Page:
December 17, 2020
IRS extends time for signing forms by electronic or digital signature
On December 11, 2020, the IRS announced that it was extending until June 30, 2021, the date through which it will accept e-signatures on certain tax forms that cannot be electronically filed. The IRS had previously announced in several memos that it was accepting e-signatures on specified forms through the end of 2020 (see Tax Alert 2020-2206).
In its most recent memo, the IRS said it would accept electronic or digital signatures for the following forms (no specific technology is required for e-signing the forms), so long as they are signed and postmarked by June 30, 2021:
This marks the third extension of COVID-19-related relief procedures issued by the IRS in the past month. On December 1, 2020, the IRS issued a memo extending to June 30, 2021, the period during which it will accept e-signatures on specified non-return documents, including extensions of the statute of limitations on assessment or collection, waivers of statutory notices of deficiency and consents to assessment, closing agreements, and "any other statement or form needing the signature of a taxpayer or representative traditionally collected by IRS personnel outside of standard filing procedures." On December 9, 2020, the Large Business & International Division similarly announced that it would be extending until June 30, 2021, the authorization for its employees to deviate from the standard Information Document Request (IDR) enforcement procedures when taxpayers are unable to timely respond to IDRs due to COVID-19.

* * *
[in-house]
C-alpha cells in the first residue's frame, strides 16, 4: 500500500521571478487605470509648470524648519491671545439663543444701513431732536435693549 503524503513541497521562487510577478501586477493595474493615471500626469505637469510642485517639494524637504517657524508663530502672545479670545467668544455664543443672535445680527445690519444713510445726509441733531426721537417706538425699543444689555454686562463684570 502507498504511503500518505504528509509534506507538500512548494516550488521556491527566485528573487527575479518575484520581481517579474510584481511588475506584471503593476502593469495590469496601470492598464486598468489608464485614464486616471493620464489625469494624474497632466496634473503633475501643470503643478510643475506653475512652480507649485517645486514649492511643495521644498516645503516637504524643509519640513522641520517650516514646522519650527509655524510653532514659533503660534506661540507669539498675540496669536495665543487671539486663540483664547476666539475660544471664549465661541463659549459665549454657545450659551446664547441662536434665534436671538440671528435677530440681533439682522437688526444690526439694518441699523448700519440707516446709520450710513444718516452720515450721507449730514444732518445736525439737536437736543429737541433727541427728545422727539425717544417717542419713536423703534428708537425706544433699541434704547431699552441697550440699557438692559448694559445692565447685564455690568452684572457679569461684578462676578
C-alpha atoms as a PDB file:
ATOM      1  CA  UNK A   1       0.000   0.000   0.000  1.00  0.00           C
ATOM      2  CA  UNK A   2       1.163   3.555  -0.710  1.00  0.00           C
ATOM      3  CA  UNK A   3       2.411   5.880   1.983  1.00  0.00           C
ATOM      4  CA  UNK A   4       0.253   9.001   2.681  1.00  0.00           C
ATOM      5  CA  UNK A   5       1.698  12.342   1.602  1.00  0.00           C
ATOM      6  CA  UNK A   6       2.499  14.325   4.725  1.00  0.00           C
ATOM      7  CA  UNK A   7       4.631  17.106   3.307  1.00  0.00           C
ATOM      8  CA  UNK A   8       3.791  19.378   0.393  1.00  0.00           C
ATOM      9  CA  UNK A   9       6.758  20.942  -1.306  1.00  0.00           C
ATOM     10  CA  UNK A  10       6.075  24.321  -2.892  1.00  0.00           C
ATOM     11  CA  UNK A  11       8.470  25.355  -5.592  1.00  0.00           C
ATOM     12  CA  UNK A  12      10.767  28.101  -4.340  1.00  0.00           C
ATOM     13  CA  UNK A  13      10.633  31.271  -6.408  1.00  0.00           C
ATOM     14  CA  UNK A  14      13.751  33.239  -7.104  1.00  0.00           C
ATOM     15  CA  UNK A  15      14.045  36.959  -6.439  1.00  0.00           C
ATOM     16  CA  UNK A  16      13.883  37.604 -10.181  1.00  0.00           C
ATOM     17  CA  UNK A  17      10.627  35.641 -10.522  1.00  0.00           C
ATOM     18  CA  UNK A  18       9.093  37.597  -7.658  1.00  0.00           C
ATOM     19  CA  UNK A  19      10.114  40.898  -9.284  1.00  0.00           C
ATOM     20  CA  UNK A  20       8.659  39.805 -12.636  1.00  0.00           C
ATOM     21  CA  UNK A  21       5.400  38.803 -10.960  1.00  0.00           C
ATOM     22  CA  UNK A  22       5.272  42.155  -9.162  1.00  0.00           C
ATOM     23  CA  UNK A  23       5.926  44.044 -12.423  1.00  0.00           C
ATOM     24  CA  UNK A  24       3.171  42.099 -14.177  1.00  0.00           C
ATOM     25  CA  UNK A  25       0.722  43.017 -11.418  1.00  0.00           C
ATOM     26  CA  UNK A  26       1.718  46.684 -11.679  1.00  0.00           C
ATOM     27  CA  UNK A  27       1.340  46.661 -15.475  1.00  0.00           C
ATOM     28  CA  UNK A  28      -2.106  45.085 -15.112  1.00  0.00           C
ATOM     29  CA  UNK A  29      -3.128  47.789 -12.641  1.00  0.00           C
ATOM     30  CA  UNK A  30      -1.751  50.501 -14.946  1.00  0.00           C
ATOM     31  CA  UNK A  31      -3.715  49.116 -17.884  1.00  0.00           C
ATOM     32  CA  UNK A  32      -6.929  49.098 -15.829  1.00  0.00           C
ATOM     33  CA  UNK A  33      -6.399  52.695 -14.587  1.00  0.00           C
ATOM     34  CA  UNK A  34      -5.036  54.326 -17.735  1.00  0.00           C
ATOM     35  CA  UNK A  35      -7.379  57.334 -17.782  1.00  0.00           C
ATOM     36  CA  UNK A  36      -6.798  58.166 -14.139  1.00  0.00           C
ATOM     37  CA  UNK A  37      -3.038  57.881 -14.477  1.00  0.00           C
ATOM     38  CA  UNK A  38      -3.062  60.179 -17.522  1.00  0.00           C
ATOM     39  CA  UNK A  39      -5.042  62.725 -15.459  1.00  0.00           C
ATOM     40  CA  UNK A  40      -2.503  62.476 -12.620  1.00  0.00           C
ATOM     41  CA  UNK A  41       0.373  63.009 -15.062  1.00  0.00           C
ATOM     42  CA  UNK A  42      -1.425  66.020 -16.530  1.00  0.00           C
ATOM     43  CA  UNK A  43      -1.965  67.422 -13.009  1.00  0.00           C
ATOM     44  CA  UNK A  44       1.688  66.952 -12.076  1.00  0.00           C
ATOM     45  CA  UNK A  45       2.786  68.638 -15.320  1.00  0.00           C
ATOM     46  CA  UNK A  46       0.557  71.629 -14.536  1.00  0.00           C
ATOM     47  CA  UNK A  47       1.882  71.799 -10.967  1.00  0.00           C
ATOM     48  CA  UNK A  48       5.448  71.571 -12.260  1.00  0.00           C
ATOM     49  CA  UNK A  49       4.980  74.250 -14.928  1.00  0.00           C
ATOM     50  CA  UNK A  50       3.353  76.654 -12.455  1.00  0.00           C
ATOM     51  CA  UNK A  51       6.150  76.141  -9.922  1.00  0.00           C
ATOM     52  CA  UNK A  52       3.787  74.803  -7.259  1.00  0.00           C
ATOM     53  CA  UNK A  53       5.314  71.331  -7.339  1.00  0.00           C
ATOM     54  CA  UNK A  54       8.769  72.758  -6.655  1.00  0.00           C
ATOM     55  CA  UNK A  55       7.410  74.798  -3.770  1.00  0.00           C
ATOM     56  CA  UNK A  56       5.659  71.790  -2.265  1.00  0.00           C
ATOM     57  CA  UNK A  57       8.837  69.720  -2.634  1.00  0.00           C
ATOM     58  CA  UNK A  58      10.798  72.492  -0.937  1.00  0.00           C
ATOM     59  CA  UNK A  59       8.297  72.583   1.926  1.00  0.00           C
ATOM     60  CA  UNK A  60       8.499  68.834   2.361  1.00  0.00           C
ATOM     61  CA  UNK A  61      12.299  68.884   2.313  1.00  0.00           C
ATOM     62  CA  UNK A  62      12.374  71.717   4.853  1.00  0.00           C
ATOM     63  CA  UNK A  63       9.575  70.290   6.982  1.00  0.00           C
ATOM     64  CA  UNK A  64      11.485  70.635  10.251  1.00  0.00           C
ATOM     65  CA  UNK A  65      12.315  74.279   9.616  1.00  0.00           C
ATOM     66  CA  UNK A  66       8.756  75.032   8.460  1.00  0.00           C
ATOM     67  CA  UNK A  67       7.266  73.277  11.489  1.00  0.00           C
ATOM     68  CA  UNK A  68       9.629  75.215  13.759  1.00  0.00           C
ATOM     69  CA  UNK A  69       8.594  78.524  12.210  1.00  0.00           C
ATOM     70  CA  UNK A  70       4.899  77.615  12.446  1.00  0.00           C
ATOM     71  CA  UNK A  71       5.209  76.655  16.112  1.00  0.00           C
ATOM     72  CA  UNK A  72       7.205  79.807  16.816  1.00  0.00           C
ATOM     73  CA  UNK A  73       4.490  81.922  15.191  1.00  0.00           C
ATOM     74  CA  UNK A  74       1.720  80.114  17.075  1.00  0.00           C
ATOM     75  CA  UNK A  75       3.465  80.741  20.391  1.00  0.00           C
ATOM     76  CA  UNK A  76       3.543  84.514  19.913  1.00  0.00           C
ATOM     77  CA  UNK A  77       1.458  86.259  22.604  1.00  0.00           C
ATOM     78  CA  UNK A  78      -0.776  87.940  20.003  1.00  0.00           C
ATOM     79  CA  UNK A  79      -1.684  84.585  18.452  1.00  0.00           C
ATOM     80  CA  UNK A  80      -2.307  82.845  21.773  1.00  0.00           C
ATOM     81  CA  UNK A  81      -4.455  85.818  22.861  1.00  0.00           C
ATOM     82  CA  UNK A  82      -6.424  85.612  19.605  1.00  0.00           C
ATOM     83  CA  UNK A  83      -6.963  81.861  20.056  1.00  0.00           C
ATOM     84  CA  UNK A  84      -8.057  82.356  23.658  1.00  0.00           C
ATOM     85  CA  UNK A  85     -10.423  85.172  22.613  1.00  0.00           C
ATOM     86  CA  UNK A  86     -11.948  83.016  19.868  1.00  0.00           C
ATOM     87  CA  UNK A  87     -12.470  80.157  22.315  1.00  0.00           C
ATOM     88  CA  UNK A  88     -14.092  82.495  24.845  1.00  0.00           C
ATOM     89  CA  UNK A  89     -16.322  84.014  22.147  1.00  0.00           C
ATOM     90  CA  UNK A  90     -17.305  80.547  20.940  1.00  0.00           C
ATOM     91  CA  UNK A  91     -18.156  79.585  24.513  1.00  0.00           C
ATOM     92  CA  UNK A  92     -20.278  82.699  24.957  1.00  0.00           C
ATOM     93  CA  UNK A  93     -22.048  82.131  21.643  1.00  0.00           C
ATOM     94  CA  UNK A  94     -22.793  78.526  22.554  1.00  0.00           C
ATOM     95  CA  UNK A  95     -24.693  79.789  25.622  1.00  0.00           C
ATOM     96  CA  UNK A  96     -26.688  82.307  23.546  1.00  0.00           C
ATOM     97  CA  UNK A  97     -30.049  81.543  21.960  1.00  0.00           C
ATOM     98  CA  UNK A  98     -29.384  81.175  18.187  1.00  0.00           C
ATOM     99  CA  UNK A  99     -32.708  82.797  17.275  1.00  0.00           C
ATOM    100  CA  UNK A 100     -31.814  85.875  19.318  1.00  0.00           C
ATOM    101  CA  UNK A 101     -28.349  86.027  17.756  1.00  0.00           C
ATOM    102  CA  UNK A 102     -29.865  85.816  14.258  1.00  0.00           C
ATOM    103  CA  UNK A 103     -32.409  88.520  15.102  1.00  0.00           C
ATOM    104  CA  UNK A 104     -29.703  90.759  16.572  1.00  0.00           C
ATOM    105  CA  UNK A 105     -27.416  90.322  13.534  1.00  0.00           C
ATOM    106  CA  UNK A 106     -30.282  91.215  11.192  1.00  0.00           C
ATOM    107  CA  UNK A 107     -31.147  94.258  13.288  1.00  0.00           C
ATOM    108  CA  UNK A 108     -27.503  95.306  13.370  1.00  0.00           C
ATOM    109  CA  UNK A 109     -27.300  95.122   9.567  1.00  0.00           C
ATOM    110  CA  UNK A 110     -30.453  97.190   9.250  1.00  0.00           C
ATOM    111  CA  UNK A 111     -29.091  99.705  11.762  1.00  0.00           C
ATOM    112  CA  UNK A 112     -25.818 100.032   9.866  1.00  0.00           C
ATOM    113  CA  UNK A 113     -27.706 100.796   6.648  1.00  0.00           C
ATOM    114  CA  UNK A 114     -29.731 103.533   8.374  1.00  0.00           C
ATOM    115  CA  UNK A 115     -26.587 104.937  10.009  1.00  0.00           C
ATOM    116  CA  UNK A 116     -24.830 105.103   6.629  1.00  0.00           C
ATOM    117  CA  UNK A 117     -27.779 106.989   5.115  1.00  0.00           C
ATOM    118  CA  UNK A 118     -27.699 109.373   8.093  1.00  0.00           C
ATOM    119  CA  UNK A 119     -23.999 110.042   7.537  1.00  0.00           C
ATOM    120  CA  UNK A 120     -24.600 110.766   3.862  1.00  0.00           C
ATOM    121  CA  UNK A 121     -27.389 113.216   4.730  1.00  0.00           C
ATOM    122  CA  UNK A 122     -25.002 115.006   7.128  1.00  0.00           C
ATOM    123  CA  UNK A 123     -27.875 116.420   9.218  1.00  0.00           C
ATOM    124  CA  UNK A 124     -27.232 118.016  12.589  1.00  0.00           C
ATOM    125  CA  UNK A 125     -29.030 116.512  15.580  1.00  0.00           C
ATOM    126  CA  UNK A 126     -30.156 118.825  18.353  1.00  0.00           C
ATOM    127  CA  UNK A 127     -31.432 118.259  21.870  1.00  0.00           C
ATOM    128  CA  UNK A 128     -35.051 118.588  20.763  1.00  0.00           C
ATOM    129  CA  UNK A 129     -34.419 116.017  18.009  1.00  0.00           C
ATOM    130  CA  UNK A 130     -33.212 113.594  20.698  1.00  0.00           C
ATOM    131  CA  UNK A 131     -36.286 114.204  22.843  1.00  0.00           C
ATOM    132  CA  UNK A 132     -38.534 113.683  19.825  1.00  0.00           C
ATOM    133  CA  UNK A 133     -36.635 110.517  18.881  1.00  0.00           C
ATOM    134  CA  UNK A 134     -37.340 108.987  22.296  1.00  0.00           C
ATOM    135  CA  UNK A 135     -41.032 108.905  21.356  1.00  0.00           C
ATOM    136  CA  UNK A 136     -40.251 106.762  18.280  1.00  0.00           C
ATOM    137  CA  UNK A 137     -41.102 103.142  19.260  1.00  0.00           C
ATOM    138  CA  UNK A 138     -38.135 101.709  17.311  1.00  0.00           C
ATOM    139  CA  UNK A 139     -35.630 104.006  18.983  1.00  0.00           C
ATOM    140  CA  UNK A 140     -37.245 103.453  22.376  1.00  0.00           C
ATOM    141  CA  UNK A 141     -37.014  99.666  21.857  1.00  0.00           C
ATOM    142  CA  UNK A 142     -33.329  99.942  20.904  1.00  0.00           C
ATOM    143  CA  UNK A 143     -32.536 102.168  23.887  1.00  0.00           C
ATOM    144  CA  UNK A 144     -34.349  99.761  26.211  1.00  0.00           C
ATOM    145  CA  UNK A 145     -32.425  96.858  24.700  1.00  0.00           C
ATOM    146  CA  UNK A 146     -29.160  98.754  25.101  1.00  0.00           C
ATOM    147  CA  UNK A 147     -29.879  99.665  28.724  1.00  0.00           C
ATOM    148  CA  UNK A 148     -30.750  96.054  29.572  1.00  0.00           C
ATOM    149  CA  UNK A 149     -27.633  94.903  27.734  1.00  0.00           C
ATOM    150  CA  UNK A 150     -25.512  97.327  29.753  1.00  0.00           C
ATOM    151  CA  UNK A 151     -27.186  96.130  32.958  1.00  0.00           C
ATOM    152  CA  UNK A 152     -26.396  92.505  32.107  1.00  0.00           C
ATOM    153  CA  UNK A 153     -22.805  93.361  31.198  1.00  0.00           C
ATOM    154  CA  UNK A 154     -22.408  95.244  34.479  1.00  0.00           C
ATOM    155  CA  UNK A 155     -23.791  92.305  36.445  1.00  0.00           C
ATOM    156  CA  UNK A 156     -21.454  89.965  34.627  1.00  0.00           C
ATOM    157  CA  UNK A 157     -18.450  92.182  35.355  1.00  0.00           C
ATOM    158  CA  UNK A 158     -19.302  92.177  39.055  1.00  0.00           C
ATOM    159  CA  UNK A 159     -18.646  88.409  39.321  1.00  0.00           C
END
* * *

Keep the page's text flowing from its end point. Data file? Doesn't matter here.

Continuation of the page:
Notwithstanding this relief, not all IRS COVID-19-related relief is expected to be extended through June 2021. Most notably, the temporary fax procedures established by the IRS for the submission of CARES Act-related Forms 1139 and 1045 will no longer be operational after midnight on December 31, 2020 (see Tax Alert 2020-1195). In light of the IRS's considerable backlog of unopened mail and unprocessed paper-filed returns, taxpayers looking to file Forms 1139 or 1045 in the near future may want to take advantage of the faxing procedures while they are still available. Other IRS temporary fax procedures — such as those for the submission of Form 8918, Material Advisor Disclosure Statement; Form 8886, Reportable Transaction Disclosure Statement; and certain Forms 3115, Application for Change in Accounting Method — remain available until further notice.